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Here's what Ireland needs to do if it wants more Hoziers

The challenges facing Irish musicians.

Image: Antonio Calanni

THE IRISH MUSIC industry is grappling with the effects of the recession, austerity, and technology that allows people to access music for free.

But if we want more Hoziers, Scripts or U2s, we have to start with supporting musicians at home.

That was the message given by musicians Brian Kennedy and Luan Parle while at the launch of IMRO’s new report on how the Irish music industry can benefit the country’s economy.

Do Irish radio stations play enough Irish music?

V Festival 2013 - Chelmsford The Script, one of the most-played bands on Irish radio last year. Source: AP/Press Association Images

Both artists agreed that if we want to support Irish music, we have to start by getting more Irish bands on radio playlists, and playing more Irish music on radio.

“We have to start here in our own family of musicians and go: ‘Actually, this is something incredibly worthwhile, so let’s start at home and let’s play our Irish artists off the radio’,” said Kennedy.

“We absolutely have to find our own identity here now, and then how can we possibly go into the rest of the world if we don’t feel proud about our achievements? We’ve got to say to all the radio stations ‘you’ve go to do more, you’ve got to play more Irish music’.”

Can you make a living out of making music? “I’m making living out of it now, for the last 25 years,” said Kennedy. “So the answer is yes. But we need help. I need more people to play my music on the radio.”

Hoping for a new Hozier 

Hozier - iTunes Festival 2014 - London Source: David Jensen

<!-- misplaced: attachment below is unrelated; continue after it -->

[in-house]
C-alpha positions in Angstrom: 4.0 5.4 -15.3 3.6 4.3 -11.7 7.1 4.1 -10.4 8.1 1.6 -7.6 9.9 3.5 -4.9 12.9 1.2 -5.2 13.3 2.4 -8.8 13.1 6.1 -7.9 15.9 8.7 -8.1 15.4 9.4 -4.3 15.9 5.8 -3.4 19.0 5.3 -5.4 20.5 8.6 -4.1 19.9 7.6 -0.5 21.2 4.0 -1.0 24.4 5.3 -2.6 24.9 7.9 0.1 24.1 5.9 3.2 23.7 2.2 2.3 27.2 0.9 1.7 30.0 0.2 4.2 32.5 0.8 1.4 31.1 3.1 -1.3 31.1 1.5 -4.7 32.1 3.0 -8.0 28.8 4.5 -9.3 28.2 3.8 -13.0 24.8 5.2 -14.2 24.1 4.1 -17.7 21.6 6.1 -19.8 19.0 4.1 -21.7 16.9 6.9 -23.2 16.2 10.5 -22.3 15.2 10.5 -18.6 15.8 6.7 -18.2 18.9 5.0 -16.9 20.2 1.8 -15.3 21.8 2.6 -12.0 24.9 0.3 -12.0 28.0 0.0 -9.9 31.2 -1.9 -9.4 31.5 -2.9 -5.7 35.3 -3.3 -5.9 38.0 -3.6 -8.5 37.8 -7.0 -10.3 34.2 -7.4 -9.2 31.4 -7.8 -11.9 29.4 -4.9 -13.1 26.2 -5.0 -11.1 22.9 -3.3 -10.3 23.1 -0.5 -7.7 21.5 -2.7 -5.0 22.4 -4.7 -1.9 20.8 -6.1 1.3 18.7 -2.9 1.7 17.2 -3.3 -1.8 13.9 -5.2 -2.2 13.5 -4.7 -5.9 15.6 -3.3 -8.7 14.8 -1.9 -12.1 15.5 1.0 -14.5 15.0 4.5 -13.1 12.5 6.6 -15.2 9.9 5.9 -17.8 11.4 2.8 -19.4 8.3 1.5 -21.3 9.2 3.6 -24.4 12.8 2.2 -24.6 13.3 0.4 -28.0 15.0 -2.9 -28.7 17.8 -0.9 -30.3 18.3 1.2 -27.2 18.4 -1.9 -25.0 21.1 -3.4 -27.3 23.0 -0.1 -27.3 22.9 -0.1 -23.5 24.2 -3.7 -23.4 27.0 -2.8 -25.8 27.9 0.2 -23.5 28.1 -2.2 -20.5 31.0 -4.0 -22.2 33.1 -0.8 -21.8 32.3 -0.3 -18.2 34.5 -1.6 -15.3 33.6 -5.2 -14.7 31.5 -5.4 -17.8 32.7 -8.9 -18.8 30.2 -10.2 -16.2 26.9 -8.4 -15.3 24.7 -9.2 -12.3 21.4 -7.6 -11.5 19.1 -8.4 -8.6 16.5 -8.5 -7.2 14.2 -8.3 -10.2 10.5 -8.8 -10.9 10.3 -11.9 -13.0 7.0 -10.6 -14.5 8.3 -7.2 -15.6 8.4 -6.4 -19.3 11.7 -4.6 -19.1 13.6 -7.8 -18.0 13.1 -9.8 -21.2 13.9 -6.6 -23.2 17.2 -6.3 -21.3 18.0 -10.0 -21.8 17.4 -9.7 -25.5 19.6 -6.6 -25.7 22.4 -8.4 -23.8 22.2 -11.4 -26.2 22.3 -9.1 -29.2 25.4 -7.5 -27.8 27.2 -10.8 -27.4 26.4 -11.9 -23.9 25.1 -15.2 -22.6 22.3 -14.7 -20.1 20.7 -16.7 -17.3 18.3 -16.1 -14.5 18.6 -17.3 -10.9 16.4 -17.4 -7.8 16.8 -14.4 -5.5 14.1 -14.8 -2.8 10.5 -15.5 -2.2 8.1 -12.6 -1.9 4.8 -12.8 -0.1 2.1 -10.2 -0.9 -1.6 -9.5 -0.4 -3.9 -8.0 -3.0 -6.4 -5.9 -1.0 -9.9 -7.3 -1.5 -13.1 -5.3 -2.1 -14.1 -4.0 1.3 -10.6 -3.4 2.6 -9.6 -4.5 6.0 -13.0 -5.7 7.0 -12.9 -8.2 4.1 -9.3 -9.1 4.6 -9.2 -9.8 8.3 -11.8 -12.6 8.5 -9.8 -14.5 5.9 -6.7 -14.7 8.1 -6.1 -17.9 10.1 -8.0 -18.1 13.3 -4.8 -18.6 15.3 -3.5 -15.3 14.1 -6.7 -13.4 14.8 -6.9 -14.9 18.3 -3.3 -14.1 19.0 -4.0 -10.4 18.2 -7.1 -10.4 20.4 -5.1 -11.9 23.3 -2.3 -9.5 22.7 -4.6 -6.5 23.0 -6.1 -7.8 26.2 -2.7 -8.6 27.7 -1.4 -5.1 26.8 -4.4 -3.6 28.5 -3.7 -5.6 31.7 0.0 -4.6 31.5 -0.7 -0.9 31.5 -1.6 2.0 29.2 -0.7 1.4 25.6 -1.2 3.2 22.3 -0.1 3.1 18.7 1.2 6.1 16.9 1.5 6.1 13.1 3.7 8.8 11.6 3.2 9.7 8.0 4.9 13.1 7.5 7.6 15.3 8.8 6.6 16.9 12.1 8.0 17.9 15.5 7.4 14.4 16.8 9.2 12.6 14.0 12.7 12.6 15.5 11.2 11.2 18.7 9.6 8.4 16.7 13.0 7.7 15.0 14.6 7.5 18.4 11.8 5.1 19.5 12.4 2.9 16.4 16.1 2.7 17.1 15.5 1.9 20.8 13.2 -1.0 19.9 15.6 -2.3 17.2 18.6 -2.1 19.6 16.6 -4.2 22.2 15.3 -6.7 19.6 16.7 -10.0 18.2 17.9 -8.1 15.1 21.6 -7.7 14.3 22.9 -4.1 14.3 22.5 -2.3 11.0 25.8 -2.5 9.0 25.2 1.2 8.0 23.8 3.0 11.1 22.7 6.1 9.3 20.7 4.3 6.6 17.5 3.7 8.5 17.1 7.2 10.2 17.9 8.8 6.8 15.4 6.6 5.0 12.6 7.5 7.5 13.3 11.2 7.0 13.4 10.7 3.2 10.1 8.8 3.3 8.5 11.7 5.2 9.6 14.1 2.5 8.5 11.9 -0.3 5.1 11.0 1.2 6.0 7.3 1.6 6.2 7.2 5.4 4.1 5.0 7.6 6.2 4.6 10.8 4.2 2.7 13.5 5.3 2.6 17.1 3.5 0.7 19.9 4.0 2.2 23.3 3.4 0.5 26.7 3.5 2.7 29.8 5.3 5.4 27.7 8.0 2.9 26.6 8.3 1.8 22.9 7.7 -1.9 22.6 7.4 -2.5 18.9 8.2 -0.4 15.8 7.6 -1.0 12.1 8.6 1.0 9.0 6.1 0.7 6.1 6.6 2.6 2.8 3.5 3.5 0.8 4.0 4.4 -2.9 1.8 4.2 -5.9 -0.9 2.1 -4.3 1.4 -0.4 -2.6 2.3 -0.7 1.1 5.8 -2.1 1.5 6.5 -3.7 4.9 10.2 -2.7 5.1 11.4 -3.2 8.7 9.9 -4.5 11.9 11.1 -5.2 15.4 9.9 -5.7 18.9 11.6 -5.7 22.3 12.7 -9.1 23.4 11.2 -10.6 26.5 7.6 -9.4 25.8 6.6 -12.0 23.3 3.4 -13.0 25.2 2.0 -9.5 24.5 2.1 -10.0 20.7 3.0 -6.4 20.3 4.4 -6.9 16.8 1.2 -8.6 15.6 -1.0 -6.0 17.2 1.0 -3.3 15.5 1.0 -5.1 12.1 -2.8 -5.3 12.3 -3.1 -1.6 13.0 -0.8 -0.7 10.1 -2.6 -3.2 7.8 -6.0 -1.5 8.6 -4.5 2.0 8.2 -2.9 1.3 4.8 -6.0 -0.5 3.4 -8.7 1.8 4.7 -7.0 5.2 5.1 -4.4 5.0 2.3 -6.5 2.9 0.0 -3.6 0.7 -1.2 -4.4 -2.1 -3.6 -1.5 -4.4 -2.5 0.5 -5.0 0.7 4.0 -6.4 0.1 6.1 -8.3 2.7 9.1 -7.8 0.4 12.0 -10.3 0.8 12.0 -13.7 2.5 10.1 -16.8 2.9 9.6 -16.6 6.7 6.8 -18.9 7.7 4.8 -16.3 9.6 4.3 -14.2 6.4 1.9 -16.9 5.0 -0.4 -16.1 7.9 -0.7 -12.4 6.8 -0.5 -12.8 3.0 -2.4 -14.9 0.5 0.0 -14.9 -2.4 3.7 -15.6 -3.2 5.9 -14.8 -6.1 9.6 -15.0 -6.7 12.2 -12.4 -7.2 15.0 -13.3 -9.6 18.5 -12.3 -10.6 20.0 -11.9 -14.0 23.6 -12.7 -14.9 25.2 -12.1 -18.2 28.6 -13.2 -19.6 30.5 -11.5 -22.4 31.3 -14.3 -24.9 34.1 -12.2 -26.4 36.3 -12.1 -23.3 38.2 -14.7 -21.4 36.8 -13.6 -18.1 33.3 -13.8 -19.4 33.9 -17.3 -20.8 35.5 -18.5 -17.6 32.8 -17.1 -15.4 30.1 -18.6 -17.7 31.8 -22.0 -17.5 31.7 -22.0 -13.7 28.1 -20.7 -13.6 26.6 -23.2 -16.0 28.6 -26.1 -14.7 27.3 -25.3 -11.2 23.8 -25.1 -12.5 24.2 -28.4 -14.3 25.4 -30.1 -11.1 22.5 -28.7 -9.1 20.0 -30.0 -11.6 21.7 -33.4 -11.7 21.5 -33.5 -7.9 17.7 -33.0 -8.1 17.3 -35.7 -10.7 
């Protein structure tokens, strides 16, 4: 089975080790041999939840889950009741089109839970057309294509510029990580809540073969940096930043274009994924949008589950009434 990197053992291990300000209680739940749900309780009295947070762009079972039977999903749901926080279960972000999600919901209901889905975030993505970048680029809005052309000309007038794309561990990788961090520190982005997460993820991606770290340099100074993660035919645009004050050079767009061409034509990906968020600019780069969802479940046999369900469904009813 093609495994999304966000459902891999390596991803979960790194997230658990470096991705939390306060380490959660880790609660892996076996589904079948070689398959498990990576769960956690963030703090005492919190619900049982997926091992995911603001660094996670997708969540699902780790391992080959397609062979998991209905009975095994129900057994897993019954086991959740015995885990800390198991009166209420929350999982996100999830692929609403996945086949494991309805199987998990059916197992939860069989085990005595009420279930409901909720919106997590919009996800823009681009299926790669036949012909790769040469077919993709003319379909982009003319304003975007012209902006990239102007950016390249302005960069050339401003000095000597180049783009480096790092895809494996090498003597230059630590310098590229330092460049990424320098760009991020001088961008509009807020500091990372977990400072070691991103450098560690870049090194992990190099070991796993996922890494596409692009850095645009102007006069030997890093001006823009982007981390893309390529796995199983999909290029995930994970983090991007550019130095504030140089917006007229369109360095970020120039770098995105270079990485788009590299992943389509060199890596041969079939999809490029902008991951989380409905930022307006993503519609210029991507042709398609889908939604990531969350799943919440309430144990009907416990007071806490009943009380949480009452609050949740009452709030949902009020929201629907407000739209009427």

What about the success of musicians like Hozier, who has been embraced internationally?

“It’s great to see new music like that,” said Kennedy.

As it often the case with Ireland, luck plays a huge part and all of his stars aligned, and luckily he had the talent to back it up. The very thing it will do is for people to go ‘if he can do it I can do it’. These days everyone wants to be famous… actually wanting to be famous and being a musician are different things.

He also believes it’s not always necessary to be ‘big in Japan’, as the saying goes. Kennedy achieved fame in the UK first, and knows what it’s like to “be a priority on radio”.

“You don’t have to be ‘it’s the world or nothing, or worse, ‘England or nothing’. I got stuck in that because I was from Belfast where they were saying ‘are you a British or Irish artist’ – I’ve always been an Irish artist – it was all ‘how did you do in England?’ Who cares? How is it doing here?”

But I think sometimes you have to go out of the country to be successful like the Script, come back and then they’ll play you.

Pay to play

Just last month, a festival in Killarney was criticised by musicians after it planned a stage for independent artists that involved them selling tickets to get higher slots. The plan was cancelled after what the organisers called “negative publicity”.

Parle said she’s already had calls asking her to play festivals for no fee. “It’s extremely infuriating to hear of these festivals, the ‘pay to play’,” she said, adding that there comes a point for musicians where they realise they have to make money.

“If you call a fella and you say ‘I want my house painted’, so he comes along and paints the house, and you say ‘that’s lovely, you did a great job, thanks a million. Now, I’ve no money but I’ll recommend you to all my friends’… There’s no difference there.”

“The person who’s trying to book you is getting paid. It’s as simple as that,” added Kennedy.

Read: Illegal downloading and recession led to “hollowing out” of Irish music industry>

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